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BabyDrive Verdict

Available as a five and seven-seater, we tested the five-seater Mitsubishi Outlander LS to see just how BabyDrive friendly this SUV really is! Our first impressions of this model were how seriously spacious it is both in the front and back!

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Inside the cabin, the glove box has a shelf at the top to keep the chunky manual out of the way, leaving you the whole glove box as storage space.

There is under seat storage in the cab which I love for popping things in to keep out of view, especially kids iPads etc when going to the beach. There are ample cup holders and general storage throughout the car. I loved the BabyDrive friendly double bottle holder, door pockets, in the rear doors!

Great storage continues in the boot, where there are cup holders on top of the rear wheel arches!! These were obviously designed for the third row of seats but with this vehicle only having the two rows I had cup holders in the boot… AMAZING!!! I had somewhere to put my hot drink whilst I loaded the boot and strapped bub into her seat, then I could collect my cuppa and close the boot on my way to my driver's seat!

The spare tyre is stored under the car, rather than under the boot floor, making the boot space enormous! Instead under the boot floor, there are three large, plastic storage compartments I found fantastic for separating dirty items. I could put all the wet, sandy beach stuff in one and shoes in another it was great, and they were easy to clean. There are plastic wells behind the wheel arches on both sides of the boot too, which are very useful for putting delicate things in too, I used these areas for my daughter's lunchbox and the eggs on the way home from shopping.

The boot was a very practical, rectangle shaped space, empty I could fit 15 shopping bags in it. With our Mountain Buggy Urban Jungle stroller, I could fit six shopping bags. Or if you have a large family dog you could get them in the boot instead! You have to pay extra $205 for a cargo blind which seems a bit crazy and I would expect that to be a standard fixture!

The Outlander five-seat model has three top tether points, one in each of the rear seatbacks. There are ISOFix anchor points in both of the two outer seats.

I found I could only fit two child seats across the back row. I fitted the Mountain Buggy Protect infant capsule and Infasecure Kompressor4, both rear facing. There was not enough room for the third, foldaway booster seat in the middle and the seatbelt buckle of the central seat prevented anyone from sitting there too! The buckle sticks right up in the air above the seat on a rigid stem that you just can’t maneuver and definitely do not want to sit on!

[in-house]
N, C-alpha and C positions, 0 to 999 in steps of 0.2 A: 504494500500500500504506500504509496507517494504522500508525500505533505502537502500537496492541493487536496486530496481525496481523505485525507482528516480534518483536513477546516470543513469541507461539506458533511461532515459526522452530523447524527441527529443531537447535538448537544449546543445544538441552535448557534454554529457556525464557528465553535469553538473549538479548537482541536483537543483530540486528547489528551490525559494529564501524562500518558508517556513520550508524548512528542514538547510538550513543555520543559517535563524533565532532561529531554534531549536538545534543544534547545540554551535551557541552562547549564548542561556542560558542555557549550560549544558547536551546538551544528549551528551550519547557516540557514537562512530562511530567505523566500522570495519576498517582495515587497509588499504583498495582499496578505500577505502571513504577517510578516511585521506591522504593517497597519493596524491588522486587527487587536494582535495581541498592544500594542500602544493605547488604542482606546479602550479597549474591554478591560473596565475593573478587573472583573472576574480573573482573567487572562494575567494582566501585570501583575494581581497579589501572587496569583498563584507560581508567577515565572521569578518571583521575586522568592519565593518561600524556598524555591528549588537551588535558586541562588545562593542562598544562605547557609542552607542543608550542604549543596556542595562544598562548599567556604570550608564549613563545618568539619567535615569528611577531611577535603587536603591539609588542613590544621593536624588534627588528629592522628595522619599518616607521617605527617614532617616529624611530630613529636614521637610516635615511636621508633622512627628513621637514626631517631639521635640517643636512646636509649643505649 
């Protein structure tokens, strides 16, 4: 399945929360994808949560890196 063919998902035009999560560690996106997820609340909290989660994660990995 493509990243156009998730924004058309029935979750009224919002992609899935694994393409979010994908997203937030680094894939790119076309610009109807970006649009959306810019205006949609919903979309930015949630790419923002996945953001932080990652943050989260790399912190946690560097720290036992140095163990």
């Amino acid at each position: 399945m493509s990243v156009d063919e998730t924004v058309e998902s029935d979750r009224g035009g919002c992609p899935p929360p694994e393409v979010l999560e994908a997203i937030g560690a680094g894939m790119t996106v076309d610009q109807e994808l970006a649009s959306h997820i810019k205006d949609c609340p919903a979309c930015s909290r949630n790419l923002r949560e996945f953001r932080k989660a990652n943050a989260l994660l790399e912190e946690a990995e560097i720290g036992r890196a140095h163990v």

With rear child seat installed there is still plenty of legroom throughout the Outlander five-seat model. I would love to test the seven-seat version to see how the additional row of seats effect this.

The Outlander is quite a noisy vehicle as I found the engine was straining and screaming for the whole journey, which really disturbed little passengers. It felt as though the engine wasn’t powerful enough and it really struggled up hills. The Outlander was not confidence inspiring to drive in the wet or on bends so I had to drive cautiously especially with my precious cargo on board! I found it quite stressful as the driver, and it was disturbing for the passengers because they could feel the car lurching around too. It was especially disturbing whilst trying to get bub to sleep and I found its motion would wake her up once I had got her to sleep as well!

The doors didn't close the first time and needed shutting twice a lot of the time too which became a little irritating and after the first couple of times and it is disturbing if you have a sleeping baby on board too!

The media system uses Apple CarPlay and Android Auto, which is fantastic. It was easy to navigate, and you can mute the sat nav voice easily by touching the mute button on the media screen easily while you are driving.

The air-conditioning in the Outlander is limited to just the front, where there are four vents across the front dashboard. The air-conditioning system was very blowy and I found the lowest fan speed was still too strong, but I think it may be set like this as it has to work to cool the whole of the car, but it is not pleasant for the driver and front passenger.

Overall the Outlander is a very practical BabyDrive, with large amounts of storage, easily fitted child seats and at a good price. We drove the basic model and you can feel it. The car feels basic and budget, the seats are comfortable but their covering fabric has a textured diamond weave that would be difficult to keep clean and I found leaves an imprint on clothes and the backs of legs when you get out! There are plastic blanks all over the interior to hide holes where more expensive models have buttons.

The Mitsubishi Outlander has a five-star ANCAP safety rating in 2014 and has seven SRS airbags as standard.

BabyDrive Indepth

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Tace Clifford
About Tace Clifford
Tace Clifford founded BabyDrive in 2017 after discovering a huge information gap in mainstream car reviews that left new parents and expanding families in the dark when it came to one of the biggest purchasing decisions of their lives.

1 Comment

  1. Sorry, I know it’s an old post, but I just bought the car. The car is Ok, but that’s about it. I see that in pictures here it’s got a dc plug at the back in the boot as well. I couldn’t find it in mine which is a shame. I was going to use it for my cooler box to store food fresh for when we go out for country walks.

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